Madison Street needs leadership.
And this week Dan Watts, president of Forest Park National Bank, provides it in an honest assessment reported by Tom Holmes.
Watts, who served on the village council as a young man in the 1990s, acknowledges the “big trough” the economic implosion of the past decade has caused to Main Streets like ours. And, he said, many retailers struggle to adapt to the new online imperative.
Forest Park, he says, needs active and professional help in shifting and setting the direction of Madison Street. He prefers a consultant who can step in now and help make that plan for the next five years but not become a permanent cost to taxpayers.
This is a voice that needs to be heard. While all the current discussion is about video gaming, there are broader concerns that need to be addressed.
Corrupt or inept?
Thank goodness the new board majority at Proviso High School District 209 wrested control from Theresa Kelly before she made any more allegedly hurtful and rude comments to her colleagues.
Words hurt, you know.
But then so do totally screwed up, no-bid, multimillion-dollar contracts that aren’t reviewed by legal counsel or voted on by the school board. Or the amendment to said contract which promised a politically connected contractor that the district would pay out any costs not covered by the district’s insurance carrier and that — get this — the district would pay the legal fees if ever the contractor sued the district. Which, of course, it did.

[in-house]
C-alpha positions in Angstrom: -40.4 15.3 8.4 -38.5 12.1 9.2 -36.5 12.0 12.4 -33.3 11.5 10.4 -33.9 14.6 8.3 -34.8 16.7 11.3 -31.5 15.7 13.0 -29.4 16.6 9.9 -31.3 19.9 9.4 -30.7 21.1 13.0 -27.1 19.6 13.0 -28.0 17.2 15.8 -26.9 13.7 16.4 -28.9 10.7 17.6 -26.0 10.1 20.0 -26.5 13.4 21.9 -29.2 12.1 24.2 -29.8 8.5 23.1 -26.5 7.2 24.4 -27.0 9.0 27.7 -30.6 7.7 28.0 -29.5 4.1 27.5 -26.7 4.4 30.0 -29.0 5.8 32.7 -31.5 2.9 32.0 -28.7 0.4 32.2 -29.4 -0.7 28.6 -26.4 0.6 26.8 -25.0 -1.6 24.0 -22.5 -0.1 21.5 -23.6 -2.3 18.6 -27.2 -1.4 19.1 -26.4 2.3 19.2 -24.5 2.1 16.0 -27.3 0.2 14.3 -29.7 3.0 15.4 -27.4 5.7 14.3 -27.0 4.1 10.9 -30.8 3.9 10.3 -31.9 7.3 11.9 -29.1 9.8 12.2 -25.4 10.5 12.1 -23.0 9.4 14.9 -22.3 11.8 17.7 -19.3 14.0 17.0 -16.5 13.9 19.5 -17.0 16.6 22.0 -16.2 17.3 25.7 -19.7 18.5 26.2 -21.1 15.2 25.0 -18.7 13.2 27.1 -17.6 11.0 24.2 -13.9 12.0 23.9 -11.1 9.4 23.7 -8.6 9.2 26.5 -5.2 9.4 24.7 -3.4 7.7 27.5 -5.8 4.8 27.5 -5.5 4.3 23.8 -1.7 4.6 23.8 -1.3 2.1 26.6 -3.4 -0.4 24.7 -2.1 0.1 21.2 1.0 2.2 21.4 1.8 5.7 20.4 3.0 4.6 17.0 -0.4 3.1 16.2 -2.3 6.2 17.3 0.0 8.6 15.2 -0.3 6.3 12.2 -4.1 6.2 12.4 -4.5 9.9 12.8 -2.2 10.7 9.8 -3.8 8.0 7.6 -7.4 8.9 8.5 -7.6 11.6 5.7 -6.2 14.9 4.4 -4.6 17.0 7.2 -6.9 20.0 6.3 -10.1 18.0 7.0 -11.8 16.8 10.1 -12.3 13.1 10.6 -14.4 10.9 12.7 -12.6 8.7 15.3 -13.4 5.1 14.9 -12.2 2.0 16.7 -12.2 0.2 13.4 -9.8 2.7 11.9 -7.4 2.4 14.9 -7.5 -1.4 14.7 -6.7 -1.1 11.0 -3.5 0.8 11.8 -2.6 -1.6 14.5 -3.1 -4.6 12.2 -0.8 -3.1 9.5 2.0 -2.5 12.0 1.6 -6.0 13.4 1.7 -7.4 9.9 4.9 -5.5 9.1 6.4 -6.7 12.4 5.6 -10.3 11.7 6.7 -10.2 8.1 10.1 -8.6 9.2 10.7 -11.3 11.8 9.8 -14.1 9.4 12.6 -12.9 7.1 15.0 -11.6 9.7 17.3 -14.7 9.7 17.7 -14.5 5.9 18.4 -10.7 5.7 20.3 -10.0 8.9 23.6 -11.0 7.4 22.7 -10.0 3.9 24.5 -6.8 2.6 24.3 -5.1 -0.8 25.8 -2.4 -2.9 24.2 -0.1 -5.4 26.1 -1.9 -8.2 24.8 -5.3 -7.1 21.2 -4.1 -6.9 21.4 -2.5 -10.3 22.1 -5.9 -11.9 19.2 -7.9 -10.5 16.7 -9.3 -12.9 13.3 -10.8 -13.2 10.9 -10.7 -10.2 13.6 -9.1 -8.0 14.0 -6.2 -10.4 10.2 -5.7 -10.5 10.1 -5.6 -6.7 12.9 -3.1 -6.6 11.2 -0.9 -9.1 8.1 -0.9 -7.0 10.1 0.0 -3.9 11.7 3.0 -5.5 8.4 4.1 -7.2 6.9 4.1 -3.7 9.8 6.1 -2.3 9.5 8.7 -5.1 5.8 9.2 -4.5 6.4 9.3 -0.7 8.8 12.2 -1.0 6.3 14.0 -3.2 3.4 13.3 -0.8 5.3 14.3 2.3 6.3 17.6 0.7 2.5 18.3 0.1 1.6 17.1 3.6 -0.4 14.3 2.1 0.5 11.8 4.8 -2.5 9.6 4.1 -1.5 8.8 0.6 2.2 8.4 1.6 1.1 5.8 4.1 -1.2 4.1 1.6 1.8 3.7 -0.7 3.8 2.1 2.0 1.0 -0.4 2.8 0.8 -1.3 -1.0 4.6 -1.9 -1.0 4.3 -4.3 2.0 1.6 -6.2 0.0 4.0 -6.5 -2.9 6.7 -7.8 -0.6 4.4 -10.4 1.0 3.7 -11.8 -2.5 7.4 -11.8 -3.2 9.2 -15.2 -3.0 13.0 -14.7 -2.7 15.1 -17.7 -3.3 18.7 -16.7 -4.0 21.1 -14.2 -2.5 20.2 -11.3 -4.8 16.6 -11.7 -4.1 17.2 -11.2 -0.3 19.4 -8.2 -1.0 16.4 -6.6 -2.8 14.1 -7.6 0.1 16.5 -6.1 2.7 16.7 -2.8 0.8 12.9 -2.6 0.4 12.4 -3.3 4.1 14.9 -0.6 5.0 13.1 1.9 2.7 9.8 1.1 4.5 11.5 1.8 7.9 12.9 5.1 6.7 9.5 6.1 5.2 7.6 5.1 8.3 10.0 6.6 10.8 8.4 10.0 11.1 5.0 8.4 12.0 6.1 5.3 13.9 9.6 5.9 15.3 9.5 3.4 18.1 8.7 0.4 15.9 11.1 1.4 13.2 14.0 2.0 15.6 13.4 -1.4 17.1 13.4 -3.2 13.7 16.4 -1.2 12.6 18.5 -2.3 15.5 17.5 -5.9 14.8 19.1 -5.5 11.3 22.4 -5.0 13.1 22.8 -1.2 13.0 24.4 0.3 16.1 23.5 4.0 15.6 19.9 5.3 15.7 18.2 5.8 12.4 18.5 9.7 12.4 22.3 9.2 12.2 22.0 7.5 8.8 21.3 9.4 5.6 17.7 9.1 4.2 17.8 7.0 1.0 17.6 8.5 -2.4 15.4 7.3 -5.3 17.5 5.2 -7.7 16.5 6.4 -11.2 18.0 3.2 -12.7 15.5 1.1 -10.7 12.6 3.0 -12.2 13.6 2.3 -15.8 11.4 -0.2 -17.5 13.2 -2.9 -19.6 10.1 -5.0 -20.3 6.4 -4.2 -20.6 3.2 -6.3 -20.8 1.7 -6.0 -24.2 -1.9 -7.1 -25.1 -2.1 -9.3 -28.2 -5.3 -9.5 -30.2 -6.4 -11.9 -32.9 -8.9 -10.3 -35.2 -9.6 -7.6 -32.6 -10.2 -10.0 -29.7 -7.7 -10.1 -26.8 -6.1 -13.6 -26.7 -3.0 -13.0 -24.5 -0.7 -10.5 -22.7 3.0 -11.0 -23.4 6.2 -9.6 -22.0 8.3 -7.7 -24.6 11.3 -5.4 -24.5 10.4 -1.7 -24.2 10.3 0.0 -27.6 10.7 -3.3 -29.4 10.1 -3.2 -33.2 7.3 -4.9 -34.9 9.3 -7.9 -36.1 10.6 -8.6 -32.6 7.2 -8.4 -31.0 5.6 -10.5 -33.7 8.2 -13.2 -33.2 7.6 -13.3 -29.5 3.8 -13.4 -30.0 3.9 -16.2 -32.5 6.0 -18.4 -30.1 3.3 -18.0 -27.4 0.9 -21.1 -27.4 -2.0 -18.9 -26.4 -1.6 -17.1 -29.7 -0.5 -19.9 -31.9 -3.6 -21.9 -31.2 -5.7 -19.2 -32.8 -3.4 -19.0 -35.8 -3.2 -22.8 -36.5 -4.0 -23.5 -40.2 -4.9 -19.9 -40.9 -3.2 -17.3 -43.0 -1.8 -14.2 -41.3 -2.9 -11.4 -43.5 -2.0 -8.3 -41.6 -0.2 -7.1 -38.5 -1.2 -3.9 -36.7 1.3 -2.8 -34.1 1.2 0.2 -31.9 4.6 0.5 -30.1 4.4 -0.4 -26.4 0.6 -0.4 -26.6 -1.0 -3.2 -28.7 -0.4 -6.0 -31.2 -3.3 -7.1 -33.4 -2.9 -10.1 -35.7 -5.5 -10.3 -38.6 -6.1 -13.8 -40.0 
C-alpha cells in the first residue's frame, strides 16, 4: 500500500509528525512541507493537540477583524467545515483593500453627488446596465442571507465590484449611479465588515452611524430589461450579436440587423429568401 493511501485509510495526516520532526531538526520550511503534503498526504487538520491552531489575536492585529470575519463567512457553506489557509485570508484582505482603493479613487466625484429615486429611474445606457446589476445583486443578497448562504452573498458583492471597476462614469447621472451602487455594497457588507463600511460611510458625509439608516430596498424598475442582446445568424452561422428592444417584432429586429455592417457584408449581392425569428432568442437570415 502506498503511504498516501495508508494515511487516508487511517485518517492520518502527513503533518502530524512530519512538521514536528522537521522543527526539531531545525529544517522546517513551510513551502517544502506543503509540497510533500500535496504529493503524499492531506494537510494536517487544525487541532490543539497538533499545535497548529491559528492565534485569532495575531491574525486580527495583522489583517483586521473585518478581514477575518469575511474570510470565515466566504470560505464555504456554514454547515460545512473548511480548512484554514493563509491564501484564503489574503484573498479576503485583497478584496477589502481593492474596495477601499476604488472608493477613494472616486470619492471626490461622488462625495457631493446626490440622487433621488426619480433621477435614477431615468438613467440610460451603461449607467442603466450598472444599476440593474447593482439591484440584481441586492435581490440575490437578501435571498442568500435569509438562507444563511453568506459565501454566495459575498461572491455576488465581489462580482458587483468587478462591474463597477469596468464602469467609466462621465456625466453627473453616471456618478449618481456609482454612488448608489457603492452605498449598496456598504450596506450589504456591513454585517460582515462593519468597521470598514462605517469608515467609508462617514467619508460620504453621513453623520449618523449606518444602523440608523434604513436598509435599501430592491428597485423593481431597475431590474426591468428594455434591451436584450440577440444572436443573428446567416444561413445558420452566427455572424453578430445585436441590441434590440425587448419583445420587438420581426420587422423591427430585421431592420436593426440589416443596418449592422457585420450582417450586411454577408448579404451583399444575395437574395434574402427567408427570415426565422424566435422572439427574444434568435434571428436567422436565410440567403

Did we mention that the president of the board at that time and the vice president of the board now after the recent coup, is Dan Adams, not that really mean Theresa Kelly?
Adams defense is that he doesn’t recall signing the amendment to the contract. “Sometimes it’s late and you’re just signing things because you want to go home.” That is his excuse. And, for good measure, he blames the rest of the board and the administration. “You expect the people that work for you to do their job and look these over,” said Adams.
He also said he didn’t remember if he asked if anyone in the administration or the for-hire lawyers had taken a few minutes to review the document that gave carte blanche to Restore Construction. The district’s current counsel said it has determined the document was never reviewed.
At some point in this larceny, the district’s insurance company, Travelers Indemnity, had had enough, claiming it had already paid out more than the initial estimate, that Restore Construction could not provide documentation for its claims. Of course, Restore then sued the district. And the district’s defense, hysterically, pathetically, was that the contract wasn’t valid because the board had never voted on it.
Adams also denied any political connection in the hiring of Restore, a regular contributor to Proviso politicians to whom Adams owes his living. “It’s absolutely ridiculous. I had no idea who Restore Construction was.”
Sadly, that actually sounds credible to us. Adams has made a legacy in elected office of being propped up and pointed toward.